Marine biofouling is the accumulation of organisms on underwater surfaces, causing increased ship hydrodynamic drag, which results in higher fuel consumption and decreased speed and range. Biofilms constitute a major component of the overall biofouling and may lead to a 14 % increase in ship fuel costs. Past solutions to antifouling (AF) have used toxic coatings which have subsequently been shown to severely affect marine life. The prohibited use of these antifoulants has led to the search for bio-inspired AF strategies. Current approaches towards the production of alternative coatings include the incorporation of natural AF compounds into paints.
Screening assays for novel AF compounds are often separated into two categories; toxicity and AF assays. Increasingly there is evidence that active compounds affect organisms at non-toxic concentrations, hence, the necessity for more insightful AF testing, such as bacterial and diatom attachment. This study assessed natural product (NP) antifouling performance of two marine seaweeds (Chondrus crispus and Bifurcaria bifurcata) and two isolated pure compounds from terrestrial sources (usnic acid and juglone) against two marine biofilm bacteria, Cobetia marina and Marinobacter hydrocarbonoclasticus. Overall it was found that all NPs affected bacterial attachment, however, juglone demonstrated the best AF performance against both bacterial species at a concentration range between 5 - 20 ppm.
Biofilm colonisation is a surface related phenomenon, thus novel bioassays have been developed to directly test biofilm attachment and growth on NP-containing coatings for both static and hydrodynamic conditions. This study has incorporated NPs into a model coating system, using two formulations in order to assess their effect on biofilm growth. Laboratory screening of NP-containing coatings is often largely unexplored mainly due to difficulties in assessing their activity over short experimental time scales (typically only a maximum of a few days). To date there are only a limited number of reports on laboratory assessment for antifouling paints and their effect on biofilm growth and/or attachment. In this study, NP-containing model paints were applied on to coupons, placed in 24-well plates and then inoculated with the marine biofilm forming bacteria. This has been achieved by the development of a novel bioassay protocol that has allowed the in situ observation of biofilm formation and growth, by corroborating different techniques such as a multidetection microplate reader and confocal laser scanning microscopy (through nucleic acid staining). There was good correlation between the two techniques which showed that the NP containing coatings significantly inhibited biofilm growth and also revealed marked differences in biofilm structure (e.g. bio-volume, morphology and thickness). The goal of this study was to develop a new protocol to allow assessment of biofilm formation on coatings in a high throughput non-invasive manner.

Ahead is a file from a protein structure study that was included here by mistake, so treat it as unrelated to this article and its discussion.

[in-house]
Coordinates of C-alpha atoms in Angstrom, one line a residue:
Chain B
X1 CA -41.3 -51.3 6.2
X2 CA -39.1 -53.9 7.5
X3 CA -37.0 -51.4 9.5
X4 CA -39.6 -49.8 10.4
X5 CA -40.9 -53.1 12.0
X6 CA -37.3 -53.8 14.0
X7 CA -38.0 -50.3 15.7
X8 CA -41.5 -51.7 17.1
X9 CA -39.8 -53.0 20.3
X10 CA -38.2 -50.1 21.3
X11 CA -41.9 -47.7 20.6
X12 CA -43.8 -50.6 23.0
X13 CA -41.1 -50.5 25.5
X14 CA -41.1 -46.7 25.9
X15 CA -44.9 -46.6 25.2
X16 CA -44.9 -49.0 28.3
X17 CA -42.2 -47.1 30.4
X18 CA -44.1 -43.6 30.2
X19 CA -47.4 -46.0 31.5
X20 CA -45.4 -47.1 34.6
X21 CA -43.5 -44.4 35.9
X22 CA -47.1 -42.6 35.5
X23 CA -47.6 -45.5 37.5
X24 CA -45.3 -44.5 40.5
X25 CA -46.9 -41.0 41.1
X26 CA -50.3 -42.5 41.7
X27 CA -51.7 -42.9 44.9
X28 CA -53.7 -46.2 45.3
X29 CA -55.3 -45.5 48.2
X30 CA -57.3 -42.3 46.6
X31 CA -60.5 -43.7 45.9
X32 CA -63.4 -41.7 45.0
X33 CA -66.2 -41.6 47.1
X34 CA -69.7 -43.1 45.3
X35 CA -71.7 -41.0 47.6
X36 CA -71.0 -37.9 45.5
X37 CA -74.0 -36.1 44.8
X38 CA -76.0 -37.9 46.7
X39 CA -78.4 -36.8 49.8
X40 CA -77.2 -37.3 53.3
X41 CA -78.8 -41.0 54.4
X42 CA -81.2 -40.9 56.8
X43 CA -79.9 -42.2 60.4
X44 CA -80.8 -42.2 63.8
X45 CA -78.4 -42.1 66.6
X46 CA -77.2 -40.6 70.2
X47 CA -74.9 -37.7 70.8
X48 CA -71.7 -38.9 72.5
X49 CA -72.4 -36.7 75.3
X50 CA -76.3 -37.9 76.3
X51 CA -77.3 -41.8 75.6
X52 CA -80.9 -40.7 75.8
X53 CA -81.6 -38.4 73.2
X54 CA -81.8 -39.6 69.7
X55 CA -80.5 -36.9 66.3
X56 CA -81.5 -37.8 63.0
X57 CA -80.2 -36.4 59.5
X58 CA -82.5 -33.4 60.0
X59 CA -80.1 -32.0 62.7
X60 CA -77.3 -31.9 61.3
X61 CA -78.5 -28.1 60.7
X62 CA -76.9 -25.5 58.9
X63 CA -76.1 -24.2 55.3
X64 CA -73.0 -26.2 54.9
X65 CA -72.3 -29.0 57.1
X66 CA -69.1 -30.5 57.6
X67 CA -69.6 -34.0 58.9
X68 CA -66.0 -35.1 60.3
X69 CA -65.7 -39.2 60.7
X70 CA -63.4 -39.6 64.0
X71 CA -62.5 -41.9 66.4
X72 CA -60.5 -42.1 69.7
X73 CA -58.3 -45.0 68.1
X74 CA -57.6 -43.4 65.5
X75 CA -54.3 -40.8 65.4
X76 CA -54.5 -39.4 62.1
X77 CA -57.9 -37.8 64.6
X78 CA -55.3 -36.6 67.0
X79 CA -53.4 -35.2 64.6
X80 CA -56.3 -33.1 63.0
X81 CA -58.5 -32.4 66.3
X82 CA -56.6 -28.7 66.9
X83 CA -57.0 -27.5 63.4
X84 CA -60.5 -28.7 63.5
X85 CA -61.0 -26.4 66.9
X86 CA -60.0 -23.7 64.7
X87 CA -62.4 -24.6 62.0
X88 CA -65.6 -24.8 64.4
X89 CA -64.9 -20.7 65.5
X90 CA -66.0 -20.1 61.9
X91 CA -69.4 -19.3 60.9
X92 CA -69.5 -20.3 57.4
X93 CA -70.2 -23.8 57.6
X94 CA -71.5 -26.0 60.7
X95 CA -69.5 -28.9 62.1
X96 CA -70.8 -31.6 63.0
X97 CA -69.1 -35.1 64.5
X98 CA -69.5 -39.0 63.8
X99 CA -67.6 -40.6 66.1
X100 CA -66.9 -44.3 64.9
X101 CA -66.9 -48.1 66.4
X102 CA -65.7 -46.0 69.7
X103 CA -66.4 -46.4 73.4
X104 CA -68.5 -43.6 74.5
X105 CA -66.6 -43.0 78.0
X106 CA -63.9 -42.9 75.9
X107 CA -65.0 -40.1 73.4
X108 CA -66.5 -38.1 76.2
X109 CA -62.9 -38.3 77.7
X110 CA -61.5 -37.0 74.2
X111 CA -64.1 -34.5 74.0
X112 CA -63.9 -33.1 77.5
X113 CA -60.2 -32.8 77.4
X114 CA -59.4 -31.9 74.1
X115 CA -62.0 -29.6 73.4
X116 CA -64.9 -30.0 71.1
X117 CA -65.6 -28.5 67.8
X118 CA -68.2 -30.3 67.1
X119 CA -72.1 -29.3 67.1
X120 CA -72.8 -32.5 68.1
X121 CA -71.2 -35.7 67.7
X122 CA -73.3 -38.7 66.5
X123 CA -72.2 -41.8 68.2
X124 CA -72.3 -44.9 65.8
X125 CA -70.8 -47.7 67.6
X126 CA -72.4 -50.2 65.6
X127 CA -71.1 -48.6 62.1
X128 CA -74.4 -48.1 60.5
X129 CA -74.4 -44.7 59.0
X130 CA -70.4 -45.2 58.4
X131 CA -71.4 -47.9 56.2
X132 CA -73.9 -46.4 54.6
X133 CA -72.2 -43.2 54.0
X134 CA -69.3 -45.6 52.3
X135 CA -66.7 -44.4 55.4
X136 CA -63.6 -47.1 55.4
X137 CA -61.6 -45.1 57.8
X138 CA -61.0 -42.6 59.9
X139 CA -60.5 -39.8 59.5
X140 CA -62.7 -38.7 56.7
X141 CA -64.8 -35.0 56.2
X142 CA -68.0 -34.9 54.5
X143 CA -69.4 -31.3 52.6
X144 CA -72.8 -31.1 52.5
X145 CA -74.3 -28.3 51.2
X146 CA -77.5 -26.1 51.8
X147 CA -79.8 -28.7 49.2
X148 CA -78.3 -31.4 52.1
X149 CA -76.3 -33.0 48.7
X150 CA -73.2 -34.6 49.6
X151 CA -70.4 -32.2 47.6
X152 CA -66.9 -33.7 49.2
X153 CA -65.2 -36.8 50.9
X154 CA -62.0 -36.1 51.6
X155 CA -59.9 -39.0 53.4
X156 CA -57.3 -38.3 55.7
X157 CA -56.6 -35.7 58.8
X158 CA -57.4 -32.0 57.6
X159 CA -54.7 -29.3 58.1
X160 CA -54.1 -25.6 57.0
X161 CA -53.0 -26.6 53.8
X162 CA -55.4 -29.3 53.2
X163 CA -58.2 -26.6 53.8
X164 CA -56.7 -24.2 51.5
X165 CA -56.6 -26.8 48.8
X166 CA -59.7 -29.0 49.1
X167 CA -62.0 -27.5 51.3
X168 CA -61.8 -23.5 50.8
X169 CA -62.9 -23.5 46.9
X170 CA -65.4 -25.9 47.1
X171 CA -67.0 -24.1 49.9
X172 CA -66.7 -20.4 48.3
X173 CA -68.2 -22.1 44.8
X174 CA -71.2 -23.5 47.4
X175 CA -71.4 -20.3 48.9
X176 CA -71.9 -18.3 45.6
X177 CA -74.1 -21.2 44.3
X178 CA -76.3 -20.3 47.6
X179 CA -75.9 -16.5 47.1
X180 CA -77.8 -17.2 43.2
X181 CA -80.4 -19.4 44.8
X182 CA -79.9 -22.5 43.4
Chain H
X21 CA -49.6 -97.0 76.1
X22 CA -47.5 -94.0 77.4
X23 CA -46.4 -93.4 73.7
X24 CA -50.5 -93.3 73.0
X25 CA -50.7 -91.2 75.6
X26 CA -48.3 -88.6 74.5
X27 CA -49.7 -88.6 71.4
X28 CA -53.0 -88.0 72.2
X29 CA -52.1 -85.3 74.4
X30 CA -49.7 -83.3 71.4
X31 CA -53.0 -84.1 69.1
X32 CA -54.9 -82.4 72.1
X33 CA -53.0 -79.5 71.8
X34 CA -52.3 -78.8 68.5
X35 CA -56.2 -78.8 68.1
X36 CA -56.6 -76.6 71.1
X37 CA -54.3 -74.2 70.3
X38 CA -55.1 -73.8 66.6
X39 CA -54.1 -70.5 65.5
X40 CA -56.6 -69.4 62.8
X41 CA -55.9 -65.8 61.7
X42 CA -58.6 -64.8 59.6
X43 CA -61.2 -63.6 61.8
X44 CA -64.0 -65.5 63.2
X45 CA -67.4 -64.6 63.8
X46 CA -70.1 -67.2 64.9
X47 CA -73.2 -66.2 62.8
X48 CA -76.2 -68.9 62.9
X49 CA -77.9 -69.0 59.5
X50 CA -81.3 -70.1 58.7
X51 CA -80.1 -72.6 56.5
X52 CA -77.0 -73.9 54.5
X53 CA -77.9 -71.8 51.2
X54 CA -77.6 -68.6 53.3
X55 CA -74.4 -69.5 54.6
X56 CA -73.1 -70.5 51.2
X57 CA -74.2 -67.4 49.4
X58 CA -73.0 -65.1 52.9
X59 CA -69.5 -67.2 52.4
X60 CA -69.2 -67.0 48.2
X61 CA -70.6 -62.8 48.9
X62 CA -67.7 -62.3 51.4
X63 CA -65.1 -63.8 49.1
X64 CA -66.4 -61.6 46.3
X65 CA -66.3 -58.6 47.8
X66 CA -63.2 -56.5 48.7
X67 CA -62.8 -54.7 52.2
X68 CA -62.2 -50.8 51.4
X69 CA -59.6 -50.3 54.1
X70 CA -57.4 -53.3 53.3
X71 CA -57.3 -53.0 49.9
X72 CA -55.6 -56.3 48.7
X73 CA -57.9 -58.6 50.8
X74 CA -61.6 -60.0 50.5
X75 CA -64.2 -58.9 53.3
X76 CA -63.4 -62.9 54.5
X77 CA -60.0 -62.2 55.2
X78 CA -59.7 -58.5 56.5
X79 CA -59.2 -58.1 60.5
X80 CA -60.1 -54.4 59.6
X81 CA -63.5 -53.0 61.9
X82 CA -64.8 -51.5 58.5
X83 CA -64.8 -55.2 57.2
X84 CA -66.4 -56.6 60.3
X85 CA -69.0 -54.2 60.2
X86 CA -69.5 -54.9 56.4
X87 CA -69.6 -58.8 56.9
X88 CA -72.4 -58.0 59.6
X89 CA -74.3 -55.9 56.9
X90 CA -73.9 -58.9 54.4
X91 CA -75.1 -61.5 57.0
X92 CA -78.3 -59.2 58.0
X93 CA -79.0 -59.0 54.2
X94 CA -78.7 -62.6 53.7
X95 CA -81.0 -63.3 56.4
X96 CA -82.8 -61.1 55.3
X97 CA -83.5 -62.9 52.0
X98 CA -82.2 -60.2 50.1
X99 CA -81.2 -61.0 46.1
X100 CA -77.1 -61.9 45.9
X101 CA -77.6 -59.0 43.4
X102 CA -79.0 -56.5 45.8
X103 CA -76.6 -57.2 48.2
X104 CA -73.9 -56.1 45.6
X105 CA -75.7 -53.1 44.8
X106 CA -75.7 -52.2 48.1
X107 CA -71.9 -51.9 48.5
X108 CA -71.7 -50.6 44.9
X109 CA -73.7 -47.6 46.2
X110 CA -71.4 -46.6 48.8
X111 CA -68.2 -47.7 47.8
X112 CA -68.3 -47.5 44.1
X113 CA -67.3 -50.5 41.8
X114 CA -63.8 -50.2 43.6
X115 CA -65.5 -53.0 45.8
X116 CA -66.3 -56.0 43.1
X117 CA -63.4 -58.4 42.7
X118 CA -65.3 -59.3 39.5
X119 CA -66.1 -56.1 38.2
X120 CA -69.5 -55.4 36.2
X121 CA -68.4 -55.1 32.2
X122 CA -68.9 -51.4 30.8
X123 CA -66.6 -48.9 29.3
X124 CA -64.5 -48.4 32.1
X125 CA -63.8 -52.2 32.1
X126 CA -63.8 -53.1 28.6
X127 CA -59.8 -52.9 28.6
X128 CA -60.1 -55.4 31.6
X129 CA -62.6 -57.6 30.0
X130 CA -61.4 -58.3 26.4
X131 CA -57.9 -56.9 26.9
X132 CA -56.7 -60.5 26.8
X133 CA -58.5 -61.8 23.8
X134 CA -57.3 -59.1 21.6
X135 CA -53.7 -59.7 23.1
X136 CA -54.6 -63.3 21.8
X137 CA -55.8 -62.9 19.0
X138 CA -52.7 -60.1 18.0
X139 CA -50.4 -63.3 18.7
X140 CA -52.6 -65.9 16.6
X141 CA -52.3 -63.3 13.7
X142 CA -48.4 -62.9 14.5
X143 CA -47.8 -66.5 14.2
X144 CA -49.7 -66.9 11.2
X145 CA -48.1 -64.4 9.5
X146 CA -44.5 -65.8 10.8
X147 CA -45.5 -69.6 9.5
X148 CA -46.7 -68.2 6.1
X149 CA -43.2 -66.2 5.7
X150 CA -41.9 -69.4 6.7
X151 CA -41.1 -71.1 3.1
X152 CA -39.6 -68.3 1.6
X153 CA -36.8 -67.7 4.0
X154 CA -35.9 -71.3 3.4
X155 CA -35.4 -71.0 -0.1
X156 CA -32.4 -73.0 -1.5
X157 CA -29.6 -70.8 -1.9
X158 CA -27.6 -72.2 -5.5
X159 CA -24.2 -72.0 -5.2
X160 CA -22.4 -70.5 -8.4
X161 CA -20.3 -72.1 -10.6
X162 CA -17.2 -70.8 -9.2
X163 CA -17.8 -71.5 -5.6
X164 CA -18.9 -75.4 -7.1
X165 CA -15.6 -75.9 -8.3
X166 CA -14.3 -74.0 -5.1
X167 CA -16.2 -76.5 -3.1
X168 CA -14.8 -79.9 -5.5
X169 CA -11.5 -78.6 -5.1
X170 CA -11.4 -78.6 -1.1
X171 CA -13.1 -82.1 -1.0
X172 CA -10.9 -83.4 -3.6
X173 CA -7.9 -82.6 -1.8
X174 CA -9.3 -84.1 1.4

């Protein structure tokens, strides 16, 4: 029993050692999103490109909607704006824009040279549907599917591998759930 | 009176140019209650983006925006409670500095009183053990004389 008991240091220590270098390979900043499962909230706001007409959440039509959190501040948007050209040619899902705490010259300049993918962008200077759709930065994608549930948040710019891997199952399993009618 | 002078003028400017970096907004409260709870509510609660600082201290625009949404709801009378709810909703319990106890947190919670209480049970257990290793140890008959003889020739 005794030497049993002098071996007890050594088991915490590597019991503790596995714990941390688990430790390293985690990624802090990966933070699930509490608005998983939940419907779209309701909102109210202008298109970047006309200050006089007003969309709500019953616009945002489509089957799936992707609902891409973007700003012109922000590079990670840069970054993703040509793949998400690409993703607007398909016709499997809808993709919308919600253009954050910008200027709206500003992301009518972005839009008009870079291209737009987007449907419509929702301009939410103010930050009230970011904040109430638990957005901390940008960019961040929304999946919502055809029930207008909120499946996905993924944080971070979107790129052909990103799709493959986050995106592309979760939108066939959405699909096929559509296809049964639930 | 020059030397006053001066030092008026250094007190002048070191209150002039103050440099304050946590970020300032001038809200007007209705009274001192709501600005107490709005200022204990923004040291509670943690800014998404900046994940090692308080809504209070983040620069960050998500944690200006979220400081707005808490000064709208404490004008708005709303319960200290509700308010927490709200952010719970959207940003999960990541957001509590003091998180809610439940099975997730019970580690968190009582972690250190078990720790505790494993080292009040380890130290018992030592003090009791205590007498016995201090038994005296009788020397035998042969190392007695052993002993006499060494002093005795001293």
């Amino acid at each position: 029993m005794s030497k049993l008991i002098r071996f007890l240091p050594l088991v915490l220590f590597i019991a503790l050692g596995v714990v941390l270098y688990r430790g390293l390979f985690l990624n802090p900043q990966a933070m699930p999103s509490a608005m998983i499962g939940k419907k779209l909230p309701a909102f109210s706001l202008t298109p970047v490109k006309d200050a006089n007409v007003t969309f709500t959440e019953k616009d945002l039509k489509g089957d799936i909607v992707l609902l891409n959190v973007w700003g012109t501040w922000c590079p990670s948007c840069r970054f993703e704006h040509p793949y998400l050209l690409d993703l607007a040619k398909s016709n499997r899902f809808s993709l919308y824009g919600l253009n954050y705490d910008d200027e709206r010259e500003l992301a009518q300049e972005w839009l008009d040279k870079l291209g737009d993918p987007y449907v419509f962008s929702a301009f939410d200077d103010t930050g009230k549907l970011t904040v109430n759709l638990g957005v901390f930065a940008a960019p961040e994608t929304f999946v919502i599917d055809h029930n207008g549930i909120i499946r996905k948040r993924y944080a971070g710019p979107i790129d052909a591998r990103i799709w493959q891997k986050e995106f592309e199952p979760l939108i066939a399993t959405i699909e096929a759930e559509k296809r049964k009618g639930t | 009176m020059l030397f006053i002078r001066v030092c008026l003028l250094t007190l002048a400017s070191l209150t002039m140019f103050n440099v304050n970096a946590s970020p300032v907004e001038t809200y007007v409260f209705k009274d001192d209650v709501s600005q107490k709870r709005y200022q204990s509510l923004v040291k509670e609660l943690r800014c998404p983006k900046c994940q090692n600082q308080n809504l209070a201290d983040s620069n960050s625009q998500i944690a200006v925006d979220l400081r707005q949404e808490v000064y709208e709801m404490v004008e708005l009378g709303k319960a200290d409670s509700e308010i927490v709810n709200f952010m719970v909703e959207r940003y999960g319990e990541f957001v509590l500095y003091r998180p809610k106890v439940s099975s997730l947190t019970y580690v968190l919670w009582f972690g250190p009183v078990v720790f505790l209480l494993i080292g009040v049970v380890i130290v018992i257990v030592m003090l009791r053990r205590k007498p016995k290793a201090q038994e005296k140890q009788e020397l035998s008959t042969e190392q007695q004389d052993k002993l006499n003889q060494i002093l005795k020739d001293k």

New protocols and methods using microfluidic devices were developed for the assessment of bacterial attachments and initial biofilm formation in the presence and absence of a NP under hydrodynamic conditions. This led to the development and fabrication of a novel lab-on-a-chip device for the investigation of the biofilm response to different hydrodynamic conditions. The microfluidic flow channels were designed using computational fluid dynamic simulations so as to have a pre-defined, homogeneous wall shear stress in the channels, ranging from 0.03 to 4.30 Pa, which are relevant to in-service conditions on a ship hull.